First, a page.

>> Here are some questions about such an arrangement.
    >>
    >> 1. Could someone tamper with the Windows OS or put in some additional
    >> code that would not be found in an inspection of the application
    >> program that could alter the results?
    >>
    >> 2. Could viruses and other malware affect the OS and, ultimately, an
    >> election without its effects being detected by examining the
    >> application program?
    >>
    >> Any other comments are welcome.
    >>
    >> Thanks,
    >> Bill Edelstein
    >> Baltimore, MD
    >>



    his questions about which OS is better for a voting application. The
    answer is neither! It's all about who has access to the source code!


  7. Re: Linux vs. windows for voting systems?

    And he posted to the SBS newsgroup... so again, what does this have to
    do with SBS?

    I can see his question.. but unless he's willing to post an ipconfig
    /all it has no relevance in this newsgroup.

    news wrote:
    > Susan Bradley wrote:
    >> Exactly what does this have to do with SBS?
    >>
    >> resonator80 wrote:
    >>> Computerized voting systems (aka DREs or Direct Recording Electronic)
    >>> must be based on an operating system, for example, Windows or Linux.
    >>>
    >>> Linux has the advantage of being open so that all the source code can
    >>> be open. Windows source code will not be opened to anyone.
    >>>
    >>> Some people have argued that the basic Windows operating system can
    >>> remain secret as long as the voting application program (i.e. C,
    >>> Python, etc) is open.
    >>>
    >>> Here are some questions about such an arrangement.
    >>>
    >>> 1. Could someone tamper with the Windows OS or put in some additional
    >>> code that would not be found in an inspection of the application
    >>> program that could alter the results?
    >>>
    >>> 2. Could viruses and other malware affect the OS and, ultimately, an
    >>> election without its effects being detected by examining the
    >>> application program?
    >>>
    >>> Any other comments are welcome.
    >>>
    >>> Thanks,
    >>> Bill Edelstein
    >>> Baltimore, MD
    >>>

    >
    >
    > his questions about which OS is better for a voting application. The
    > answer is neither! It's all about who has access to the source code!
    >


  8. Re: Linux vs. windows for voting systems?

    SBS2003 is not a good choice for a voting system... IMO

    --

    Russell Grover
    SBITS.Biz
    Microsoft Certified Small Business Specialist.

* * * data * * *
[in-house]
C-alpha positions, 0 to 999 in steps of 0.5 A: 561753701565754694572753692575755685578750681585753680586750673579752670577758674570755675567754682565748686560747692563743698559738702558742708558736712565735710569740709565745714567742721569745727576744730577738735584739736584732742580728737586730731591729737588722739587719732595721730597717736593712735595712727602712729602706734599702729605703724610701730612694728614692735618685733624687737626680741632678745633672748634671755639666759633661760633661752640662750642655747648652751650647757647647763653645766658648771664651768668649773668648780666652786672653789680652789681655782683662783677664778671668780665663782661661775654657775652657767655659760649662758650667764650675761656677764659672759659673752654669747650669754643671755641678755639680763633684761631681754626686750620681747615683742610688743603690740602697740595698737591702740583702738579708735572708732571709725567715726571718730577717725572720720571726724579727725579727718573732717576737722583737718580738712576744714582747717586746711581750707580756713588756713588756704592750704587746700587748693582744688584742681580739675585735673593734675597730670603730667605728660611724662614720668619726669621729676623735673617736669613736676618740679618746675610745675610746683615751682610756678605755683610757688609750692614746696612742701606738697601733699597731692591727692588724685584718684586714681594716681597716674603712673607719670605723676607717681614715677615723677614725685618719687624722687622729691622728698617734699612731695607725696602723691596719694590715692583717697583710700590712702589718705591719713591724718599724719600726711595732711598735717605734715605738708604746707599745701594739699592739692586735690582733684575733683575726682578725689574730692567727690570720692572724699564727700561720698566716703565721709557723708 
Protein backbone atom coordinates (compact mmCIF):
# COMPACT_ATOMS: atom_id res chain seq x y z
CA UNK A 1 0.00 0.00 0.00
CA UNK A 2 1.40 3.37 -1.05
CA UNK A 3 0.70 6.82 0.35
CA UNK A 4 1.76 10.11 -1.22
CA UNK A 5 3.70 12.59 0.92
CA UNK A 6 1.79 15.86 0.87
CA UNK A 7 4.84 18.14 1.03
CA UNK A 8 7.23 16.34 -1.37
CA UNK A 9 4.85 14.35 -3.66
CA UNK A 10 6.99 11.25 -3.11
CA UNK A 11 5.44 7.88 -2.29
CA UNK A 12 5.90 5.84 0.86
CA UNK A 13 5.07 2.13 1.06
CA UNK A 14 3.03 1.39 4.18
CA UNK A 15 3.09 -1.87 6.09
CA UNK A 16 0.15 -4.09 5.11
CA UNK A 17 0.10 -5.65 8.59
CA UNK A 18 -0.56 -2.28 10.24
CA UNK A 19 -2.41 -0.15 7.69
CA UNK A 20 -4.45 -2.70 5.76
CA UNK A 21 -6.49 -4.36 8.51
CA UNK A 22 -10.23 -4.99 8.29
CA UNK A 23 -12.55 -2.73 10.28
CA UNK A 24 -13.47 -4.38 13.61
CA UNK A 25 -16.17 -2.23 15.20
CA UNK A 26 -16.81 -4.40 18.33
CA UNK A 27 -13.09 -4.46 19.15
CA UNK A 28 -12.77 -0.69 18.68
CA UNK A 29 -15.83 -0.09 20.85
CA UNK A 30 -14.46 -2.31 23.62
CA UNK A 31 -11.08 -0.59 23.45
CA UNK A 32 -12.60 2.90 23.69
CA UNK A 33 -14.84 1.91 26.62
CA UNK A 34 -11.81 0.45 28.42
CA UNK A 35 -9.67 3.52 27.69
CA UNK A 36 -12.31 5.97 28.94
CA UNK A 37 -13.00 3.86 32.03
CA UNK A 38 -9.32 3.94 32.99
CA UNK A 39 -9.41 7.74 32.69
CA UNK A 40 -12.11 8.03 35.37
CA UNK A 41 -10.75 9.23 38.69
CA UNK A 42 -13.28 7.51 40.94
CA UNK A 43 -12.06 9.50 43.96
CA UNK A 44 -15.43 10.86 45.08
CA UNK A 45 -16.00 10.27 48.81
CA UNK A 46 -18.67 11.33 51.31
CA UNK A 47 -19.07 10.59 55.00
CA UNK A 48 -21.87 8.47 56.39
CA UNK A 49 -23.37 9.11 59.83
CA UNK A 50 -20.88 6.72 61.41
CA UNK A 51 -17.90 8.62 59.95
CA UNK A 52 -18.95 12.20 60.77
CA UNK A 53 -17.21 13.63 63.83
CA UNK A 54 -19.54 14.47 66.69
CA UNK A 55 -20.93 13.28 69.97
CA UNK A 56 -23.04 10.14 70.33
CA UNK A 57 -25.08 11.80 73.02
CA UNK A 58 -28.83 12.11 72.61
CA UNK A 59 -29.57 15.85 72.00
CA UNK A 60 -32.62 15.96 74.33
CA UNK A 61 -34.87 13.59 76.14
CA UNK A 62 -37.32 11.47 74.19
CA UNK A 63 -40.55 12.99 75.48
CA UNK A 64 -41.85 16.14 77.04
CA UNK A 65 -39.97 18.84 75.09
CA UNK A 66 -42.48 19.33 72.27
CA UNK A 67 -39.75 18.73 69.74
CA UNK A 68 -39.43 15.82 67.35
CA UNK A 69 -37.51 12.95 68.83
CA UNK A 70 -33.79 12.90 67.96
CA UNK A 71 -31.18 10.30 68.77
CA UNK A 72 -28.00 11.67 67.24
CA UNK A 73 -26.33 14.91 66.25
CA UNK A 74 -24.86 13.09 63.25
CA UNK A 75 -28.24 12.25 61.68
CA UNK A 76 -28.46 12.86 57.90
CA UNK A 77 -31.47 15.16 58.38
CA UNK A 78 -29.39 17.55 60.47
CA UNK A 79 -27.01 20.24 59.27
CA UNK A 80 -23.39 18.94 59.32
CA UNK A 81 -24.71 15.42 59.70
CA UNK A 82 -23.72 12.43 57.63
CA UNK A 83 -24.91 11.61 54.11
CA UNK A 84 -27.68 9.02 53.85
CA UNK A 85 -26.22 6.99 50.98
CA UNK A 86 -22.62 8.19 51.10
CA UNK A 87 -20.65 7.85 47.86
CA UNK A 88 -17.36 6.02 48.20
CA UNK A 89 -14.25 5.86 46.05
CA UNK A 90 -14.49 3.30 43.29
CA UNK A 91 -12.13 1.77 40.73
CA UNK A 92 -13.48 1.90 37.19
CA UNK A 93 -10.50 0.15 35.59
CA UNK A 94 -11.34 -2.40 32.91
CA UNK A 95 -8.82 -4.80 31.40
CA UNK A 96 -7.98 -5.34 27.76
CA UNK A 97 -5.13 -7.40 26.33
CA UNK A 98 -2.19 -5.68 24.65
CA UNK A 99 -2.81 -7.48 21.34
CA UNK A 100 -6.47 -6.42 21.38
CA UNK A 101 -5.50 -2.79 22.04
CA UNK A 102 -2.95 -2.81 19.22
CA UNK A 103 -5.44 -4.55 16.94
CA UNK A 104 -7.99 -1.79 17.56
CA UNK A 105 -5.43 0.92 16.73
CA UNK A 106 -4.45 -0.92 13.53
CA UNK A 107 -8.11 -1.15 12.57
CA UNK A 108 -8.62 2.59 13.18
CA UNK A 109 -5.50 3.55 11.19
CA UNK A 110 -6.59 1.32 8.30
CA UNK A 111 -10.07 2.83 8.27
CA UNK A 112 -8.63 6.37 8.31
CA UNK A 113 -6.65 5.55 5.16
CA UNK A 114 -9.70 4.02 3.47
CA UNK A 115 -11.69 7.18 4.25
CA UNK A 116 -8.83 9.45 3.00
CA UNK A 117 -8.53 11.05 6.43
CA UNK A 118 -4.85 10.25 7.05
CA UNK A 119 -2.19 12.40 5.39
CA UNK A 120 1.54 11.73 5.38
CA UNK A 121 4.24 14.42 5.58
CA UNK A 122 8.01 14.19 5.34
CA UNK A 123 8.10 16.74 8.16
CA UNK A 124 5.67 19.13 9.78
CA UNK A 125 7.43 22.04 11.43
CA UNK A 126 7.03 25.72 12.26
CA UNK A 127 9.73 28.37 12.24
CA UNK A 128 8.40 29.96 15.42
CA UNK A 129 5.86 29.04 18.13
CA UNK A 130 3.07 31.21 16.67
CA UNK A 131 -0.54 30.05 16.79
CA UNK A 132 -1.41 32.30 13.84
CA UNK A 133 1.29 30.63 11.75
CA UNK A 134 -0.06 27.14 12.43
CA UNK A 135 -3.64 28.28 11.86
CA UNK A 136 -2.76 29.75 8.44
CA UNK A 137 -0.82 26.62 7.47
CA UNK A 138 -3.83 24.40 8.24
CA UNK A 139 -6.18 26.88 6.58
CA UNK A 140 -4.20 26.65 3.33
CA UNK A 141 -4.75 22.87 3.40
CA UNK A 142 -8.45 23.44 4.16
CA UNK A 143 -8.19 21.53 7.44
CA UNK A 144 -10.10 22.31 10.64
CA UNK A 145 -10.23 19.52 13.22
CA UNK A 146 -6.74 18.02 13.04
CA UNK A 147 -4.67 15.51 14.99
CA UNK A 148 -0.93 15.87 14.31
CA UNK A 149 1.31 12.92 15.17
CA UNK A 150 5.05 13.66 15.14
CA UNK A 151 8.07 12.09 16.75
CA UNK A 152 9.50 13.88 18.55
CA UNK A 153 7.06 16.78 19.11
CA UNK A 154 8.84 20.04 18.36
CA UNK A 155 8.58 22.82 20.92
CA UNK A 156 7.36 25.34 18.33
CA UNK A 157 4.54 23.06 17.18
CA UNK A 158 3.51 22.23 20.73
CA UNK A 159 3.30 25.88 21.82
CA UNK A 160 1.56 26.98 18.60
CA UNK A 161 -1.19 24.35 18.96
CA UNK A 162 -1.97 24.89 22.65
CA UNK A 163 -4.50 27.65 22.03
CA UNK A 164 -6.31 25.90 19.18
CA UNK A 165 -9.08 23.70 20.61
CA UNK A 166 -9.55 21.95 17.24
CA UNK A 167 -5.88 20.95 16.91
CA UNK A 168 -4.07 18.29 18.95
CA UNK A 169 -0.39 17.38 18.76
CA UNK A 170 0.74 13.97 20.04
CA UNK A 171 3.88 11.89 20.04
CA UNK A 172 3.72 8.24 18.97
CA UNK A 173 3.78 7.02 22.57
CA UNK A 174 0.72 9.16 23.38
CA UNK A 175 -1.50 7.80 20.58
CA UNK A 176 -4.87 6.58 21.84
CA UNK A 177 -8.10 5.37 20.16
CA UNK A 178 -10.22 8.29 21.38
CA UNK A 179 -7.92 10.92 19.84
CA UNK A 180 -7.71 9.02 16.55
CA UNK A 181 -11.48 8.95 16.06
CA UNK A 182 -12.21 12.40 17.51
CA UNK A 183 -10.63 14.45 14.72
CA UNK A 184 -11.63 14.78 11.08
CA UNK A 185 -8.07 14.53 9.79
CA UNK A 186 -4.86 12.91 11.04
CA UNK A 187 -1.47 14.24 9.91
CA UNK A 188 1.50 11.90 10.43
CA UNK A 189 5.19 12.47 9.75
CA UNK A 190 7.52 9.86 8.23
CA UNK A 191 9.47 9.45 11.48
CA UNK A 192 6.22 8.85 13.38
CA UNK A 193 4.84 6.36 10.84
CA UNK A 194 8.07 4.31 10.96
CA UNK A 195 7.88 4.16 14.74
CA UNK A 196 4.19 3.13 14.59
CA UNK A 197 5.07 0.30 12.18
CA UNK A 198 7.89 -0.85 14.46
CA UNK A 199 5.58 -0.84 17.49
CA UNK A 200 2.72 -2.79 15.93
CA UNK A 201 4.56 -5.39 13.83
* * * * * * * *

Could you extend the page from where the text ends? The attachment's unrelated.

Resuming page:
MCP, MCPS, MCNPS, (MCP-SBS)
    support @ SBITS.Biz
    Remote SBS2003 Support
    http://www.SBITS.Biz


    "news" wrote in message
    news:uViq7TzxHHA.1776@TK2MSFTNGP03.phx.gbl...
    > Susan Bradley wrote:
    >> Exactly what does this have to do with SBS?
    >>
    >> resonator80 wrote:
    >>> Computerized voting systems (aka DREs or Direct Recording Electronic)
    >>> must be based on an operating system, for example, Windows or Linux.
    >>>
    >>> Linux has the advantage of being open so that all the source code can
    >>> be open. Windows source code will not be opened to anyone.
    >>>
    >>> Some people have argued that the basic Windows operating system can
    >>> remain secret as long as the voting application program (i.e. C,
    >>> Python, etc) is open.
    >>>
    >>> Here are some questions about such an arrangement.
    >>>
    >>> 1. Could someone tamper with the Windows OS or put in some additional
    >>> code that would not be found in an inspection of the application
    >>> program that could alter the results?
    >>>
    >>> 2. Could viruses and other malware affect the OS and, ultimately, an
    >>> election without its effects being detected by examining the
    >>> application program?
    >>>
    >>> Any other comments are welcome.
    >>>
    >>> Thanks,
    >>> Bill Edelstein
    >>> Baltimore, MD
    >>>

    >
    >
    > his questions about which OS is better for a voting application. The
    > answer is neither! It's all about who has access to the source code!
    >




  9. Re: Linux vs. windows for voting systems?

    news wrote:
    >
    > his questions about which OS is better for a voting application. The
    > answer is neither! It's all about who has access to the source code!
    >


    And you need a compiler you can trust. And the source code to that
    compiler. And to the compiler that compiled that one....